What is the purpose of having a central repository?
A central repository collects samples and data from significant NIDDK studies, simplifies access to samples, and ensures that samples are stored under uniform conditions. This allows for additional studies to be conducted, enhancing the value of the research. Similarly, reposited datasets can be maintained, queried, and reconfigured to facilitate new analyses after a study’s original data coordinating center closes. Another important goal of the repository is to allow cost effective and high quality processing of pediatric genetic samples.
What are the NIDDK Central Repositories?
The NIDDK Central Repositories are three separate contract-funded components that work together to store data and samples from significant, NIDDK-funded studies.
The first component is the Biosample Repository that
- gathers, stores, and distributes biological samples from studies
- works with investigators in new and ongoing studies as a real-time storage facility for archival samples
- collects and stores the entire sample collection from selected completed studies
The second component is the Genetics Repository that
- receives and processes blood samples, generally from pediatric study participants, to allow genetic analyses
- creates immortalized cell lines or cryopreserves nucleate cells for future immortalization, and prepares DNA from whole blood, cryopreserved cells and cell lines
The third component is a Database Repository that
- gathers, stores and distributes the incremental or finished datasets from studies
- helps active data coordinating centers prepare databases and incremental datasets for archiving and for carrying out restricted queries of the stored databases
- serves as a Data Coordinating Center and website manager for the NIDDK Central Repositories website
Who can submit samples and data?
Only significant NIDDK-funded studies designated by NIDDK will submit samples or data to the central repositories. In general, investigators funded through individual R01s will not be expected to submit samples and data.
Are completed or currently ongoing NIDDK-funded multi-site studies required to submit samples and data to the repositories?
NIH policy is that the unique resources developed through NIH funding are to be shared with the research community, to the extent that sharing of clinical data and materials is practical. Therefore, all current and complete multi-site NIDDK-funded studies should have a plan or should develop a plan for sharing data and samples that complies with current NIH and NIDDK policies. Wherever appropriate, the NIDDK Central Repositories should be used to facilitate sharing.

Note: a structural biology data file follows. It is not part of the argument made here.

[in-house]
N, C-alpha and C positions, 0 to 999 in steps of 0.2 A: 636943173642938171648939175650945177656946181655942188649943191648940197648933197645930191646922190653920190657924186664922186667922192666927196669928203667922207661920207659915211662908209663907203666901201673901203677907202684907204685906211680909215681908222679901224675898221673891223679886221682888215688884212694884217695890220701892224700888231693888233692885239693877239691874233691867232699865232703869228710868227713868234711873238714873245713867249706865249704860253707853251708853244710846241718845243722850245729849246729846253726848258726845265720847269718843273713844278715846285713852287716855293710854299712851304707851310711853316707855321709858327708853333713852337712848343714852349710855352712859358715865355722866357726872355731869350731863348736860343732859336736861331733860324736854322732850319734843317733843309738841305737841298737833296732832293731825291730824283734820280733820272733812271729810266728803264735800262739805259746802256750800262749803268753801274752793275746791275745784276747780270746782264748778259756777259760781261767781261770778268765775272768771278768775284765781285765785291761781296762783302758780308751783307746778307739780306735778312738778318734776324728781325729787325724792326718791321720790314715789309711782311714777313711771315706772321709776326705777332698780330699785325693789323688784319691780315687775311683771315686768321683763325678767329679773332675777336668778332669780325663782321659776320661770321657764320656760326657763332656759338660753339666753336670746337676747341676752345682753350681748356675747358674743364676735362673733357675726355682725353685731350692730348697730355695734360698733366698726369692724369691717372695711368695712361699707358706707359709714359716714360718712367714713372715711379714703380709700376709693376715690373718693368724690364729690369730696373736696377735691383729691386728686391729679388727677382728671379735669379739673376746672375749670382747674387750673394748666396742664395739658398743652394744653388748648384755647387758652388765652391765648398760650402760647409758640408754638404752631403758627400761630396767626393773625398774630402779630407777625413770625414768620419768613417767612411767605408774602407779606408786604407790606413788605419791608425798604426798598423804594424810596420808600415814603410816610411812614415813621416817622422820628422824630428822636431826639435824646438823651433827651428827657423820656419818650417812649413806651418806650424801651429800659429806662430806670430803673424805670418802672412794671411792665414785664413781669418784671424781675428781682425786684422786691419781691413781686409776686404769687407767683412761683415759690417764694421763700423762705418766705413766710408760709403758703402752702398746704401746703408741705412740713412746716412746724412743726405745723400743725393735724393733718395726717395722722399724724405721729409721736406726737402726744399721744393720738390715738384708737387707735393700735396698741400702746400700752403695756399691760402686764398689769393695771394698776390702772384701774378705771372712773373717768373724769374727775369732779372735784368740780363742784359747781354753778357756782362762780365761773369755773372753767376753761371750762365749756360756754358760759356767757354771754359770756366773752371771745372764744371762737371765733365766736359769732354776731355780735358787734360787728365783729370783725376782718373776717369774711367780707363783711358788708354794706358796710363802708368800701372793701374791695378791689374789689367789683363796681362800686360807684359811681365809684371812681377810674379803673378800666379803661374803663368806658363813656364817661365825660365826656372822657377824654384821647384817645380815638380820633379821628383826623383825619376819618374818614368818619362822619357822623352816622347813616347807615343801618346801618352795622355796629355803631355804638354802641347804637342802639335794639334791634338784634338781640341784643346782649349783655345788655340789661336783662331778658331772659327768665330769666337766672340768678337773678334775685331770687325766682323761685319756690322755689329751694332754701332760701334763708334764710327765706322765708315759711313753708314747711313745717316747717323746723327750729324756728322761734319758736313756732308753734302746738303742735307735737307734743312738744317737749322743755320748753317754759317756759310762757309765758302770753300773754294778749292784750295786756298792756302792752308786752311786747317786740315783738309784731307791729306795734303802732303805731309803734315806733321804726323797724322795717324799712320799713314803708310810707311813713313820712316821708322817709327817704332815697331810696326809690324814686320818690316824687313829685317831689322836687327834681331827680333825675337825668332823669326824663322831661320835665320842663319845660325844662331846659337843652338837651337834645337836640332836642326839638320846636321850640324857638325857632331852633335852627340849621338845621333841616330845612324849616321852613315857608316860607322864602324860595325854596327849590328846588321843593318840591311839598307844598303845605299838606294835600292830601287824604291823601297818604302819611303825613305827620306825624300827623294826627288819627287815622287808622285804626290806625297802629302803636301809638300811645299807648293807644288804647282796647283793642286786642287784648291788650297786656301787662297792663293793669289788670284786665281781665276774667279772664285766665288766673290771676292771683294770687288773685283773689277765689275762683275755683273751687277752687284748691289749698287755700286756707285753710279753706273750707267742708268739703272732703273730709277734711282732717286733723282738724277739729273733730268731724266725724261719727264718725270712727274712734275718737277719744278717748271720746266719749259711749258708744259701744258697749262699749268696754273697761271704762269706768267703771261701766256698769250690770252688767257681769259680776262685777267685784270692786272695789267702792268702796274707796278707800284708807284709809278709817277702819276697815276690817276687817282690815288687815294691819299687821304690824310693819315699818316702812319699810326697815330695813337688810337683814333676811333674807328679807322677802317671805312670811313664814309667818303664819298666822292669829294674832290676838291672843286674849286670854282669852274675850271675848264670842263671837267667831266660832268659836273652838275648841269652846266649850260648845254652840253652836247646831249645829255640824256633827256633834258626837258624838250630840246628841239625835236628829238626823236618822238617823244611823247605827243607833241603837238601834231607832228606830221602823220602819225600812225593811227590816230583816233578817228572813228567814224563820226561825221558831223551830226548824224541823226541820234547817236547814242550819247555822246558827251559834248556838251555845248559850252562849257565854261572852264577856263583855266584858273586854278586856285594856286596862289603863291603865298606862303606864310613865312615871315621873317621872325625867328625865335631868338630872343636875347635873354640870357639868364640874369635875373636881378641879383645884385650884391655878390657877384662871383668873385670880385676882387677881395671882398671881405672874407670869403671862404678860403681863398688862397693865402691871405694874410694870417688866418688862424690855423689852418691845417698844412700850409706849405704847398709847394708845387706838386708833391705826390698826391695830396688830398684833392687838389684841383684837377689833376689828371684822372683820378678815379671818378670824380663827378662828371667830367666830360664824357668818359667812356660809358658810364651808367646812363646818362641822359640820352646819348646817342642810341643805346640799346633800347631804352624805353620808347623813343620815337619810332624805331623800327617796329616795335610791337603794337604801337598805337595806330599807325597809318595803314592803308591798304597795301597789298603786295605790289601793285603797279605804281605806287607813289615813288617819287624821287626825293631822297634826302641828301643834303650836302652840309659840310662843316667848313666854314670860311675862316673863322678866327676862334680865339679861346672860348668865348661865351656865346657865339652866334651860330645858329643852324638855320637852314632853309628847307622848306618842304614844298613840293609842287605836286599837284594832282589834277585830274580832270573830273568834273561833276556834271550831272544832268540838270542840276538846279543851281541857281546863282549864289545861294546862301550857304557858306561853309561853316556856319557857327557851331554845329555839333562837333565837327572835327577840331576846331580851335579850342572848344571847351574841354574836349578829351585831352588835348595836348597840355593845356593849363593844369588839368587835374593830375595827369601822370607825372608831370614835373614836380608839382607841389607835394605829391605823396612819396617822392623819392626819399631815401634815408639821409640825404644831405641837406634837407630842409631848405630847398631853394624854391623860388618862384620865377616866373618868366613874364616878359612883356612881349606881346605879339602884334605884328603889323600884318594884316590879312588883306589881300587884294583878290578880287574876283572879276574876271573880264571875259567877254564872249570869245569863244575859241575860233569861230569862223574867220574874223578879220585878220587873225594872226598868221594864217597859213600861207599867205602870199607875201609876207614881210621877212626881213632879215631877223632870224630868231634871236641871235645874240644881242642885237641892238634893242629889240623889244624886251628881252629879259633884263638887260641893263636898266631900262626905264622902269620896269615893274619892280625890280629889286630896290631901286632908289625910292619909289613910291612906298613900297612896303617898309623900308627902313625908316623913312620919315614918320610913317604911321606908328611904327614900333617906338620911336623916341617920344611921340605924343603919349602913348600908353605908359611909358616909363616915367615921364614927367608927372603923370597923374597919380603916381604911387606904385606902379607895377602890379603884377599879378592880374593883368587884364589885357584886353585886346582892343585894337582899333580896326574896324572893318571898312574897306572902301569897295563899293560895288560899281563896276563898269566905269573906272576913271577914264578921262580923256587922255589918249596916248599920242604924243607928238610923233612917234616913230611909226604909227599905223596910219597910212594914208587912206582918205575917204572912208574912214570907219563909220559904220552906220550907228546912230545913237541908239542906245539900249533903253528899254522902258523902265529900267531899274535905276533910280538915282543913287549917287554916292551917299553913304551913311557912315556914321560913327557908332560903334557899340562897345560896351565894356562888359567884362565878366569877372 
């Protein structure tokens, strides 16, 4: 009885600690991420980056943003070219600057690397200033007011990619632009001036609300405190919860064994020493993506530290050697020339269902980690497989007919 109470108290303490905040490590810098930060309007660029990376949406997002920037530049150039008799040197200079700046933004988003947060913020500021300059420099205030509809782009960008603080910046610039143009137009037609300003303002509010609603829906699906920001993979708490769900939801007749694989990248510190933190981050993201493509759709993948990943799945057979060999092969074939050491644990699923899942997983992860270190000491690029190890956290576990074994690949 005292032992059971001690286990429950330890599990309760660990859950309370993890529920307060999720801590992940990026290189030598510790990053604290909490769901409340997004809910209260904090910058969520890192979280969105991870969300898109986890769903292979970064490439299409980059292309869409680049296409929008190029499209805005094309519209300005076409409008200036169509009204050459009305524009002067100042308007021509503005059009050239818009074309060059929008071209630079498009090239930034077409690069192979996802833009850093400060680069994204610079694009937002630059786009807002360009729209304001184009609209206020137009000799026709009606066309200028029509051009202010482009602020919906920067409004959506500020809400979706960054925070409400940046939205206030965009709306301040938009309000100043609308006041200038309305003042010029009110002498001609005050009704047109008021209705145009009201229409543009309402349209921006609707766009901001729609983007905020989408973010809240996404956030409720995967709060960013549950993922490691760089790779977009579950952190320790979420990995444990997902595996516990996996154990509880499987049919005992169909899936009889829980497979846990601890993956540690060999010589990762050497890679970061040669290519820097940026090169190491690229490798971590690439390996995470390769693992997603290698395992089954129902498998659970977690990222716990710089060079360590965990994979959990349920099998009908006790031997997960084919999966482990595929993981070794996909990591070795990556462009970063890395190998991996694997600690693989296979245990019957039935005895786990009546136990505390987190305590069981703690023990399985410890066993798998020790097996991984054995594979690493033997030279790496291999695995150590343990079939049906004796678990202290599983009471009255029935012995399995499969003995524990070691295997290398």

Is there any cost to investigators to send the samples or data to the repository?
Who can access stored materials?
All qualified investigators will be allowed access to the stored materials at the end of a pre-determined proprietary period.
What will be the proprietary period for stored samples and data?
The proprietary period for each study's materials will be mutually agreed upon by the study's Steering Committee and NIDDK. For multi-site clinical studies, NIDDK policy
defines this proprietary period in terms of specific study milestones.
Can an investigator retrieve samples stored in the repositories?
Yes, although the use of archival samples from a large study should be minimized in order to preserve the integrity of the collection for future use. Therefore, the study's Steering Committee and the NIDDK would need to approve requests for more than a minimal number of archived samples. However, studies will always have access to the samples needed to carry out assays that are part of the approved study protocol.
What provisions should be included about the repository in the informed consent for subjects?
NIDDK has developed model language for use in informed consents that describes the repository and explains what will happen to the samples and data that are collected. The most important point is that the repository will not accept any personal identifiers on samples or in the datasets. Your NIDDK Project Officer can provide you with a copy of the model language.
What subject or sample identification code will the repository use?
The repository can use the study's assigned ID for each participant. In situations where this would be inappropriate, because the ID contains potential personal identifiers, the study should assign a different, masked, identifier. The Database Repository will assign a unique prefix to the study or to each site within the study for use on the sample label or in the electronic manifest.
Does the NIDDK Repository maintain a Certificate of Confidentiality?
No. The Repository does not have a Certificate of Confidentiality because we do not accept any personal identifying information.
Who owns the samples submitted to the repository? Does the Institution submitting the samples maintain ownership or are they owned by NIDDK once they have been submitted?
The NIDDK Repository does not address its sample holdings in terms of "ownership", It is more a matter of control of the samples. The Repository is the custodian of samples from designated studies. The study group submitting the samples controls their distribution while studies are ongoing and during an agreed-upon proprietary period. Once the proprietary period ends, the Repository and the NIDDK Data Access Committee assume responsibility for distributing the samples in accordance with applicable NIH policies and procedures.